The IRS acknowledging that it targeted conservative political groups during the 2012 election season has sparked bipartisan calls for investigation
-- with House Republicans already saying they will hold a hearing on the issue.
House Majority Leader Eric Cantor said Friday the Republican-led chamber would investigate the tax-collecting agency for flagging the groups for additional review to see whether they were violating their tax-exempt status.
“The IRS cannot target or intimidate any individual or organization based on their political beliefs,” the Virginia Republican said.
Cantor’s comments were followed within minutes by House Ways and Means Committee Chairman Dave Camp saying he would hold a hearing.
The IRS on Friday apologized for targeting groups, but Camp, R-Mich., argued the agency had “repeatedly denied” such activity.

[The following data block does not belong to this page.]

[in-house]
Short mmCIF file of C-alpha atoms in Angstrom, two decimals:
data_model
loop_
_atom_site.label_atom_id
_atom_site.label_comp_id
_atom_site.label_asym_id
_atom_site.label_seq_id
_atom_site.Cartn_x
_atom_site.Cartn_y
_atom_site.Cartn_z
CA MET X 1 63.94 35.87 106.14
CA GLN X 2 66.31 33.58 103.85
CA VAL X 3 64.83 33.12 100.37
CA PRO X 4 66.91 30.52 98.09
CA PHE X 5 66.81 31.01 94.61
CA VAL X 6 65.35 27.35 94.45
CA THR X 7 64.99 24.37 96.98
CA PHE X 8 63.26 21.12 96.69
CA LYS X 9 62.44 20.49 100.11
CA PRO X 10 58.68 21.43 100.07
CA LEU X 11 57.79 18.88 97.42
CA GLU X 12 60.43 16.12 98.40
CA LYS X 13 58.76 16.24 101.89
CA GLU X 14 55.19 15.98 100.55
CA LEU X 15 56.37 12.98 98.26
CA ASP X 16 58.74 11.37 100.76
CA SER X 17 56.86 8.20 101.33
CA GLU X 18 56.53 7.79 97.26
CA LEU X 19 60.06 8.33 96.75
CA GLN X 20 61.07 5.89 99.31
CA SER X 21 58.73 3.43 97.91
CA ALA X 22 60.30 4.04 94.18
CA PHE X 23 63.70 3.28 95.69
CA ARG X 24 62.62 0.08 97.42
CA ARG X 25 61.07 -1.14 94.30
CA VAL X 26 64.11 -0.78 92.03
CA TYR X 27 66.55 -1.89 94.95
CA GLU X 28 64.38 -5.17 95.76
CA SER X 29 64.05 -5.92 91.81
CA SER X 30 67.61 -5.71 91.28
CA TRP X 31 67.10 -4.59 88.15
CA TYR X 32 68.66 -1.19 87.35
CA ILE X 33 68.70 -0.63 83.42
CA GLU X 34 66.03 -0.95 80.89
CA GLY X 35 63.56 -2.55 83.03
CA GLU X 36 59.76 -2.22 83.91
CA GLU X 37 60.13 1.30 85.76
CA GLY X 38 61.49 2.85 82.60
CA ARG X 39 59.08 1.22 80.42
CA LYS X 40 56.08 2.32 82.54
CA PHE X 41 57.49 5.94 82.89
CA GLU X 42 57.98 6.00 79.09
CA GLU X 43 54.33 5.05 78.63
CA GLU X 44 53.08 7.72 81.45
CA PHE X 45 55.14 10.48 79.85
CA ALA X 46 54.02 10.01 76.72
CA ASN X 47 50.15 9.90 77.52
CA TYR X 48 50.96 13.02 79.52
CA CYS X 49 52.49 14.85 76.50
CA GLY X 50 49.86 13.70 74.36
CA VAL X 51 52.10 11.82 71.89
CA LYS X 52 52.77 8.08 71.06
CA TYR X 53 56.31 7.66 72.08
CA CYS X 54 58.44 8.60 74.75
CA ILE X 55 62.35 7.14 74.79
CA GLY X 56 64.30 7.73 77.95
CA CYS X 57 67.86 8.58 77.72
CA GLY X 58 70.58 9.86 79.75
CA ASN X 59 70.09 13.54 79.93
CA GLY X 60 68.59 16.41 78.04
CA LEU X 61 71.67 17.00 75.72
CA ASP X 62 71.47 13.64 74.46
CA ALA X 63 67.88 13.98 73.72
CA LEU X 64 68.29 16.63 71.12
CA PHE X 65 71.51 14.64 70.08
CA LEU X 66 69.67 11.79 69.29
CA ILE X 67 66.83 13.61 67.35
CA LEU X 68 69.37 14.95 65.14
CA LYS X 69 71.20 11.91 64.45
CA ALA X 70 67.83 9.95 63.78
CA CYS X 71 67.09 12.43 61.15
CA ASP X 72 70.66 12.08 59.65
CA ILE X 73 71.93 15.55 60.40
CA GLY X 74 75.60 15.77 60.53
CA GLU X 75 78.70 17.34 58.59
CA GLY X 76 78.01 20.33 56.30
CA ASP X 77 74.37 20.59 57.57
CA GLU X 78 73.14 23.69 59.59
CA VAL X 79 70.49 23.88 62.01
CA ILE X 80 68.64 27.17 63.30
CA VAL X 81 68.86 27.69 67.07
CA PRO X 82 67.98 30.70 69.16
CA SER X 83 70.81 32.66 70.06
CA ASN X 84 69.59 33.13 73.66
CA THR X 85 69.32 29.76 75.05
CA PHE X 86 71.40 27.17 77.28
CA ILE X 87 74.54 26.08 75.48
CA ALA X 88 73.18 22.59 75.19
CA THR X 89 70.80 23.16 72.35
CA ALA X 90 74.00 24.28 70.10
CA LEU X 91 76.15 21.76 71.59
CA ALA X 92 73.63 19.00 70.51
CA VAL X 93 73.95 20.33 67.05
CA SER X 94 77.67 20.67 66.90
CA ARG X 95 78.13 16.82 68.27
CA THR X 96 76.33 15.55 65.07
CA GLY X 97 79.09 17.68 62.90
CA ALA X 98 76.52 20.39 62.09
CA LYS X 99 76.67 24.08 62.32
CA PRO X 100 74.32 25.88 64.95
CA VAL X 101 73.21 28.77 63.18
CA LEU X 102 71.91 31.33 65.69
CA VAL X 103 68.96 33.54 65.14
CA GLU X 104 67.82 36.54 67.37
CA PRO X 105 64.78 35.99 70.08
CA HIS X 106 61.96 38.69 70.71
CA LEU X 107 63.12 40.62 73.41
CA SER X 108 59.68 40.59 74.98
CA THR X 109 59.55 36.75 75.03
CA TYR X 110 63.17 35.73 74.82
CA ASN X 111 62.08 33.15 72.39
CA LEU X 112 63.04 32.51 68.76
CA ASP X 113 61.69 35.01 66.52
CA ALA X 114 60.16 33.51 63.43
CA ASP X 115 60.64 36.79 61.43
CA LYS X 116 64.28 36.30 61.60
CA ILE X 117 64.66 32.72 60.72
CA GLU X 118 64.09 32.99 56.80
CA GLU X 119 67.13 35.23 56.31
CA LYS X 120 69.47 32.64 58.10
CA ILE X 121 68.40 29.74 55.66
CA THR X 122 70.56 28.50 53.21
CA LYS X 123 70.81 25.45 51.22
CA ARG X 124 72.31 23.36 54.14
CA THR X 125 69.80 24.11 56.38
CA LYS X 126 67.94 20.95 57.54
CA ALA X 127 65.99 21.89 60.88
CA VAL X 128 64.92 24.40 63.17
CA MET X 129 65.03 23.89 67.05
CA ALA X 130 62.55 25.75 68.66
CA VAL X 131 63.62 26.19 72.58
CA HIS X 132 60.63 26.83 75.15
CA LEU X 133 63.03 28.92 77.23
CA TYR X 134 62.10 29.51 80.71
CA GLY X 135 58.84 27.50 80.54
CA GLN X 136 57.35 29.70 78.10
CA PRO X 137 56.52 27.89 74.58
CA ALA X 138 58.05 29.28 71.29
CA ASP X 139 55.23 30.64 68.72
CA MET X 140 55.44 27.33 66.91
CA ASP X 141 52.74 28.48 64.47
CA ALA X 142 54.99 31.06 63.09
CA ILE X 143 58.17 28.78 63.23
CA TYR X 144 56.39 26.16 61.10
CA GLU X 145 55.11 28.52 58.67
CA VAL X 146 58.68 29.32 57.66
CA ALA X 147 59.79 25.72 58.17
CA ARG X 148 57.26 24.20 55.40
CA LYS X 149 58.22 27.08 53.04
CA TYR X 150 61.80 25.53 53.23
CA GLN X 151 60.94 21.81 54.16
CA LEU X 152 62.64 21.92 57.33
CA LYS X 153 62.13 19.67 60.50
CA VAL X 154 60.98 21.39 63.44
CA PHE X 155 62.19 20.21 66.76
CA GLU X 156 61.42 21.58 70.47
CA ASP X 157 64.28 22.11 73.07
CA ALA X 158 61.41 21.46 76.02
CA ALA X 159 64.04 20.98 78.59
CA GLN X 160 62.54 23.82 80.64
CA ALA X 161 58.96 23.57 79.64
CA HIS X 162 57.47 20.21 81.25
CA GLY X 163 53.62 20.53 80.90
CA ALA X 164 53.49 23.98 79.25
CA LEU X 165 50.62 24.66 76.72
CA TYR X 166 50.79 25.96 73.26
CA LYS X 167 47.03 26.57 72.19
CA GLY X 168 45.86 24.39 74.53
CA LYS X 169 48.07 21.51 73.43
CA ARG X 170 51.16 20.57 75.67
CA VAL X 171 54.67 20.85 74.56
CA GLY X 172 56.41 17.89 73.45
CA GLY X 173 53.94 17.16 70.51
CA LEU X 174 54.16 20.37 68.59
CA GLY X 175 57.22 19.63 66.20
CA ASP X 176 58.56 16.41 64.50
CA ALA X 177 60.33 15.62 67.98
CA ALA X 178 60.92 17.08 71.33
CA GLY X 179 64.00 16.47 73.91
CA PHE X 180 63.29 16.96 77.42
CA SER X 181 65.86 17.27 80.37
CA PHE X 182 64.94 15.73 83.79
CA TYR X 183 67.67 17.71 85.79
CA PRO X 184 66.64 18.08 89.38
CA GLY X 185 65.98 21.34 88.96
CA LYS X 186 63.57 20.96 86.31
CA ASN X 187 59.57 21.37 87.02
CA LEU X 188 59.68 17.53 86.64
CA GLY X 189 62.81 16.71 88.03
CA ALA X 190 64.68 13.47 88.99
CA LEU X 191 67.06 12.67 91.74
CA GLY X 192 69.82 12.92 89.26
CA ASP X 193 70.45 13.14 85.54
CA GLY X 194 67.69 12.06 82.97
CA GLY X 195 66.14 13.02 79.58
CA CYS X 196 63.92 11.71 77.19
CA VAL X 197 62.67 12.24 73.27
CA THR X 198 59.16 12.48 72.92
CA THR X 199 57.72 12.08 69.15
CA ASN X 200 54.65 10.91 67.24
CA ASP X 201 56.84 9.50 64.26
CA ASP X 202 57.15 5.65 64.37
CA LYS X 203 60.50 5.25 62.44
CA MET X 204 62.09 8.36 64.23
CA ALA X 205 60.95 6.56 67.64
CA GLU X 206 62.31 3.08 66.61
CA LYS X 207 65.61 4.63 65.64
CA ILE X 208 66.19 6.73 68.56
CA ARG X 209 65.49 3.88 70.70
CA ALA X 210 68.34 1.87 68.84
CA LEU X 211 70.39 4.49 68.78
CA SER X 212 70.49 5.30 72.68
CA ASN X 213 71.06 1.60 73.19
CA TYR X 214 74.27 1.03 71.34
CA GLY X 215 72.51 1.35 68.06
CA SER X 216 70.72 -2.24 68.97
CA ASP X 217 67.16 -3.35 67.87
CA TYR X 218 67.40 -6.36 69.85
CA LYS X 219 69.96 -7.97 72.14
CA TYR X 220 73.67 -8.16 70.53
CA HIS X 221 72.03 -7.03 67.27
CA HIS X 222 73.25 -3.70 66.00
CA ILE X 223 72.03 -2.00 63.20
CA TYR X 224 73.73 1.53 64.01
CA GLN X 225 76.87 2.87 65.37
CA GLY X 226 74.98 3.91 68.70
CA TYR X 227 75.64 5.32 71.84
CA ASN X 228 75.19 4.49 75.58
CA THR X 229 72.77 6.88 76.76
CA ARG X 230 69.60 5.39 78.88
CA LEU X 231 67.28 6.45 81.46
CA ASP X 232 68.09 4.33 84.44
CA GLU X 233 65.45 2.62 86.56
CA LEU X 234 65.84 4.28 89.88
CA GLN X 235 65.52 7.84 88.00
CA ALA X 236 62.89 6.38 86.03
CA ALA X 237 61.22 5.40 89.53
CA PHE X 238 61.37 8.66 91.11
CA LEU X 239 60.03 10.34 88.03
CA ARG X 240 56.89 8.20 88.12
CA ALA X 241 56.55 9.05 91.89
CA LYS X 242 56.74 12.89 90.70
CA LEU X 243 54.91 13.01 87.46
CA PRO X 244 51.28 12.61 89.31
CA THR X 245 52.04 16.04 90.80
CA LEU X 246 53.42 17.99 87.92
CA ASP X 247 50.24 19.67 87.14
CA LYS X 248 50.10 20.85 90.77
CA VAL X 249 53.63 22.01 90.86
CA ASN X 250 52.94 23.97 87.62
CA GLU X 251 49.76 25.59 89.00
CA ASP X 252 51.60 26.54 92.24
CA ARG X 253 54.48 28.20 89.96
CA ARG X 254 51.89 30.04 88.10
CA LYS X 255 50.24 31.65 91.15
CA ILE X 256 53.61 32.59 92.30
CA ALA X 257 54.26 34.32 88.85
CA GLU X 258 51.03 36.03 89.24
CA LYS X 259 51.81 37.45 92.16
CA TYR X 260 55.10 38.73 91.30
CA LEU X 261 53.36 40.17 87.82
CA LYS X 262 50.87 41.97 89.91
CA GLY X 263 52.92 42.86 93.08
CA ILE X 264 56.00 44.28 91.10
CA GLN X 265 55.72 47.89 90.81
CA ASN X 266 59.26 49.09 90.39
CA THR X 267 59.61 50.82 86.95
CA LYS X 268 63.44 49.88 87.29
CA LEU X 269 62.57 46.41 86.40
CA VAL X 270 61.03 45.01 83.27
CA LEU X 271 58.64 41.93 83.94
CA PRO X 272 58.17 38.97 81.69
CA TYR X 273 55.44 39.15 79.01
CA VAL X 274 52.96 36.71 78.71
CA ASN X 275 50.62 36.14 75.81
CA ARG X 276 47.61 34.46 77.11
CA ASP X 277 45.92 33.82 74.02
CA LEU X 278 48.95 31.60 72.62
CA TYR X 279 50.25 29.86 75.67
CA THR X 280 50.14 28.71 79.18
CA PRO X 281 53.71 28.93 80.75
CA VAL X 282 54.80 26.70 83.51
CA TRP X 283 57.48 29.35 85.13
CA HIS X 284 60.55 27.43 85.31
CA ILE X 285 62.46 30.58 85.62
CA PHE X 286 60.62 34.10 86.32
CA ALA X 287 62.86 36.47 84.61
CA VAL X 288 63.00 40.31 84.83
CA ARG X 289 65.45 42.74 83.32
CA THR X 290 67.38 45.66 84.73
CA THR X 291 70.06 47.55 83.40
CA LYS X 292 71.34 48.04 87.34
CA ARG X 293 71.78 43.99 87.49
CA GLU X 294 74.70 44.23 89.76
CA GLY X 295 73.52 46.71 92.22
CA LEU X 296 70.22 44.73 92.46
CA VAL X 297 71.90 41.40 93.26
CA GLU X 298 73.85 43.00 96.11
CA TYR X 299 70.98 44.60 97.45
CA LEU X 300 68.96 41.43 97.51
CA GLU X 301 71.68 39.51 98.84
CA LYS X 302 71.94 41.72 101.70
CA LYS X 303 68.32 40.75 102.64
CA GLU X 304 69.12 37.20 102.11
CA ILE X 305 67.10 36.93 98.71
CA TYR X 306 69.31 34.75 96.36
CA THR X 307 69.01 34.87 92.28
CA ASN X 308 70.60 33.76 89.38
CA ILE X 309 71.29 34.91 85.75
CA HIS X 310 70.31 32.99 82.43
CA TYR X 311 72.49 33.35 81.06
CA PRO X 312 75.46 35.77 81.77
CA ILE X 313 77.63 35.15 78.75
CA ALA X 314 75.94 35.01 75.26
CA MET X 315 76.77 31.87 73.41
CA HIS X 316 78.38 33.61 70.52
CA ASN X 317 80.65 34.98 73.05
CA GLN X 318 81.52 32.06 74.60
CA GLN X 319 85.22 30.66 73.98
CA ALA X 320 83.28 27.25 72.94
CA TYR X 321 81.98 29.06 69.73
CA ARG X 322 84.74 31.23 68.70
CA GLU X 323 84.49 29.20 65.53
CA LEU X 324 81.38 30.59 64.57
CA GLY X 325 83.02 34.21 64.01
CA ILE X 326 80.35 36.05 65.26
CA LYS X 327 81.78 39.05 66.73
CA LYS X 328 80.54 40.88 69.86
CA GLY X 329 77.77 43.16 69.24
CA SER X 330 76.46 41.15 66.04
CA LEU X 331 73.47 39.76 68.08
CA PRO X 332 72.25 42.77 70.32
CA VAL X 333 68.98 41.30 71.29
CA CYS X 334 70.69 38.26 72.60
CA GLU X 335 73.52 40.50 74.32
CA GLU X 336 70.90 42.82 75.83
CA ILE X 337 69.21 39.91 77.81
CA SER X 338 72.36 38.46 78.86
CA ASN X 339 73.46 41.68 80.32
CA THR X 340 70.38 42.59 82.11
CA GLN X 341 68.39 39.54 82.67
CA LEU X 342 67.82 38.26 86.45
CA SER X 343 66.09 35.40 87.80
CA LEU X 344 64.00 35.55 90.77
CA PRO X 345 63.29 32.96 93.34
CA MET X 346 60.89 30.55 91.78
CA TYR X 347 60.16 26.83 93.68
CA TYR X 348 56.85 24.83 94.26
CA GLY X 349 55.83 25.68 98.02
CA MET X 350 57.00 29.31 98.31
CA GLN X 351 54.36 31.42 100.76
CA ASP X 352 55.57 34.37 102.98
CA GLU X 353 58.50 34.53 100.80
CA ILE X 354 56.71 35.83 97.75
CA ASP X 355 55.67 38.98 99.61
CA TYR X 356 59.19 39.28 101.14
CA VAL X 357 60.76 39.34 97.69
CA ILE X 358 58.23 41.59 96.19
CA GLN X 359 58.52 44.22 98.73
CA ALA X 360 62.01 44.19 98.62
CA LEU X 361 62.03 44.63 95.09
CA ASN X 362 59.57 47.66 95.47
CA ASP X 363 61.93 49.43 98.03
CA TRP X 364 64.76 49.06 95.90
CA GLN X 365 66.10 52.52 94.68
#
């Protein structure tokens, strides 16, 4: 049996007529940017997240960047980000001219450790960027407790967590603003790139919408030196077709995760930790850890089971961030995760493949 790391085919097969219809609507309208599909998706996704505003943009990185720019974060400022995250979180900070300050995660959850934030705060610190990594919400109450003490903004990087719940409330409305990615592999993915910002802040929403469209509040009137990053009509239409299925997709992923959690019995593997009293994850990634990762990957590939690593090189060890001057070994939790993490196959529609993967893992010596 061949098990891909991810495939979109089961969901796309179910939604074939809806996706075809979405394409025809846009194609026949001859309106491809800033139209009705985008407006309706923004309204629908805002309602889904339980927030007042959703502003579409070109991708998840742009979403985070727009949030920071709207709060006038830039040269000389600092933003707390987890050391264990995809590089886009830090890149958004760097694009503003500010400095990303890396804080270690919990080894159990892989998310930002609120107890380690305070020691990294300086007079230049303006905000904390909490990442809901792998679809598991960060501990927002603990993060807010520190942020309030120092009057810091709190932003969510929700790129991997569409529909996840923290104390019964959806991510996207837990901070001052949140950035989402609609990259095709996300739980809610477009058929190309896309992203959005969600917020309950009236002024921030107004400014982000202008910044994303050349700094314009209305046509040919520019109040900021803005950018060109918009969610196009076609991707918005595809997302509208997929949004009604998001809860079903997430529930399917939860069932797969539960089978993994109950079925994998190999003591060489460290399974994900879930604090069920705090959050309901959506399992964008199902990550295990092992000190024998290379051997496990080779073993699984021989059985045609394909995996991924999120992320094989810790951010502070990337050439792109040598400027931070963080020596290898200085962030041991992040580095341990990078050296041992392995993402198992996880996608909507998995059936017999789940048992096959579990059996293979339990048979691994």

“The admission by the agency that it targeted American taxpayers based on politics is both shocking and disappointing,” he said.
The committee has jurisdiction over the IRS, but it remains unclear whether other House committees also will investigate the issue, in which roughly 300 groups were flagged.
Republicans were joined by a leading Senate Democrat in the call for congressional investigations.
Michigan Sen. Carl Levin, chairman of the Senate Permanent Subcommittee on Investigations, said members have already been looking into the IRS's failure to make sure tax-exempt groups engage only in social welfare activities -- not partisan politics.
“Today’s announcement by the IRS raises a second issue: whether the IRS, to the extent it has enforced its rules, has been impartial in doing so,” Levin said Friday. “Both issues require investigation.”